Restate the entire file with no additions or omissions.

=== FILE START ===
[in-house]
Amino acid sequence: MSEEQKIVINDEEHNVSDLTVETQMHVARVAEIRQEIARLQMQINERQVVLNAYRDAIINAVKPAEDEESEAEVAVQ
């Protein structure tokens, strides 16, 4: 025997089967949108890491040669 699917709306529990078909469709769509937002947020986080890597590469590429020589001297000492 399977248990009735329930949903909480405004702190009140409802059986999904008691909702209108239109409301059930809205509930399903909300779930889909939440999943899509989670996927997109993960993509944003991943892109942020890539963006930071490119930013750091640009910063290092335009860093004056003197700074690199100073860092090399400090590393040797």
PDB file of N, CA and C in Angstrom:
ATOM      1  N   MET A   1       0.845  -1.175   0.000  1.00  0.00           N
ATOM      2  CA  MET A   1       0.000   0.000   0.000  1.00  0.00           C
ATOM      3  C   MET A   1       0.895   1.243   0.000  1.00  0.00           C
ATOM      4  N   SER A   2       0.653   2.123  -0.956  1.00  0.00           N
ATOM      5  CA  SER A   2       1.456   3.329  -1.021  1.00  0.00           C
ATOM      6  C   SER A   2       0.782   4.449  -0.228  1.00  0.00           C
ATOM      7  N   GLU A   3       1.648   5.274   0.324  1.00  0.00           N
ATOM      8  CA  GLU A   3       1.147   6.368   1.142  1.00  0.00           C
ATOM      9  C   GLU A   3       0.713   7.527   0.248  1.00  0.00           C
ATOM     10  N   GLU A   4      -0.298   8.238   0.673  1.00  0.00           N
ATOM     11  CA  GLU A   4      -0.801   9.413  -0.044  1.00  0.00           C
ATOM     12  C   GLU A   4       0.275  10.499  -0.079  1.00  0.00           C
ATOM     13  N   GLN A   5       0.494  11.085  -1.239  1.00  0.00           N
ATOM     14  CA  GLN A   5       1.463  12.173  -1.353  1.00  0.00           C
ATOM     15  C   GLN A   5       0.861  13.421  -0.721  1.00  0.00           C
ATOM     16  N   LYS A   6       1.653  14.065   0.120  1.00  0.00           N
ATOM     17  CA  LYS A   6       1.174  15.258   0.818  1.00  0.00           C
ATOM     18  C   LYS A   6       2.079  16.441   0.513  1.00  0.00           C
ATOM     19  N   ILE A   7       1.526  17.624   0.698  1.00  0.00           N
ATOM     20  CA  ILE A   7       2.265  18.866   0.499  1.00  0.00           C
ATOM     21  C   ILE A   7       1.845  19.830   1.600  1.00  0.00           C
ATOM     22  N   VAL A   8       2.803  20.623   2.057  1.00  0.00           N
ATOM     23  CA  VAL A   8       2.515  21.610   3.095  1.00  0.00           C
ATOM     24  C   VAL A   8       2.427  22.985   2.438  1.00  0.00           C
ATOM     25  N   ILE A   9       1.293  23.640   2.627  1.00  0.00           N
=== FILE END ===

[in-house]
Amino acid sequence: MSEEQKIVINDEEHNVSDLTVETQMHVARVAEIRQEIARLQMQINERQVVLNAYRDAIINAVKPAEDEESEAEVAVQ
């Protein structure tokens, strides 16, 4: 025997089967949108890491040669 699917709306529990078909469709769509937002947020986080890597590469590429020589001297000492 399977248990009735329930949903909480405004702190009140409802059986999904008691909702209108239109409301059930809205509930399903909300779930889909939440999943899509989670996927997109993960993509944003991943892109942020890539963006930071490119930013750091640009910063290092335009860093004056003197700074690199100073860092090399400090590393040797």
PDB file of N, CA and C in Angstrom:
ATOM      1  N   MET A   1       0.845  -1.175   0.000  1.00  0.00           N
ATOM      2  CA  MET A   1       0.000   0.000   0.000  1.00  0.00           C
ATOM      3  C   MET A   1       0.895   1.243   0.000  1.00  0.00           C
ATOM      4  N   SER A   2       0.653   2.123  -0.956  1.00  0.00           N
ATOM      5  CA  SER A   2       1.456   3.329  -1.021  1.00  0.00           C
ATOM      6  C   SER A   2       0.782   4.449  -0.228  1.00  0.00           C
ATOM      7  N   GLU A   3       1.648   5.274   0.324  1.00  0.00           N
ATOM      8  CA  GLU A   3       1.147   6.368   1.142  1.00  0.00           C
ATOM      9  C   GLU A   3       0.713   7.527   0.248  1.00  0.00           C
ATOM     10  N   GLU A   4      -0.298   8.238   0.673  1.00  0.00           N
ATOM     11  CA  GLU A   4      -0.801   9.413  -0.044  1.00  0.00           C
ATOM     12  C   GLU A   4       0.275  10.499  -0.079  1.00  0.00           C
ATOM     13  N   GLN A   5       0.494  11.085  -1.239  1.00  0.00           N
ATOM     14  CA  GLN A   5       1.463  12.173  -1.353  1.00  0.00           C
ATOM     15  C   GLN A   5       0.861  13.421  -0.721  1.00  0.00           C
ATOM     16  N   LYS A   6       1.653  14.065   0.120  1.00  0.00           N
ATOM     17  CA  LYS A   6       1.174  15.258   0.818  1.00  0.00           C
ATOM     18  C   LYS A   6       2.079  16.441   0.513  1.00  0.00           C
ATOM     19  N   ILE A   7       1.526  17.624   0.698  1.00  0.00           N
ATOM     20  CA  ILE A   7       2.265  18.866   0.499  1.00  0.00           C
ATOM     21  C   ILE A   7       1.845  19.830   1.600  1.00  0.00           C
ATOM     22  N   VAL A   8       2.803  20.623   2.057  1.00  0.00           N
ATOM     23  CA  VAL A   8       2.515  21.610   3.095  1.00  0.00           C
ATOM     24  C   VAL A   8       2.427  22.985   2.438  1.00  0.00           C
ATOM     25  N   ILE A   9       1.293  23.640   2.627  1.00  0.00           N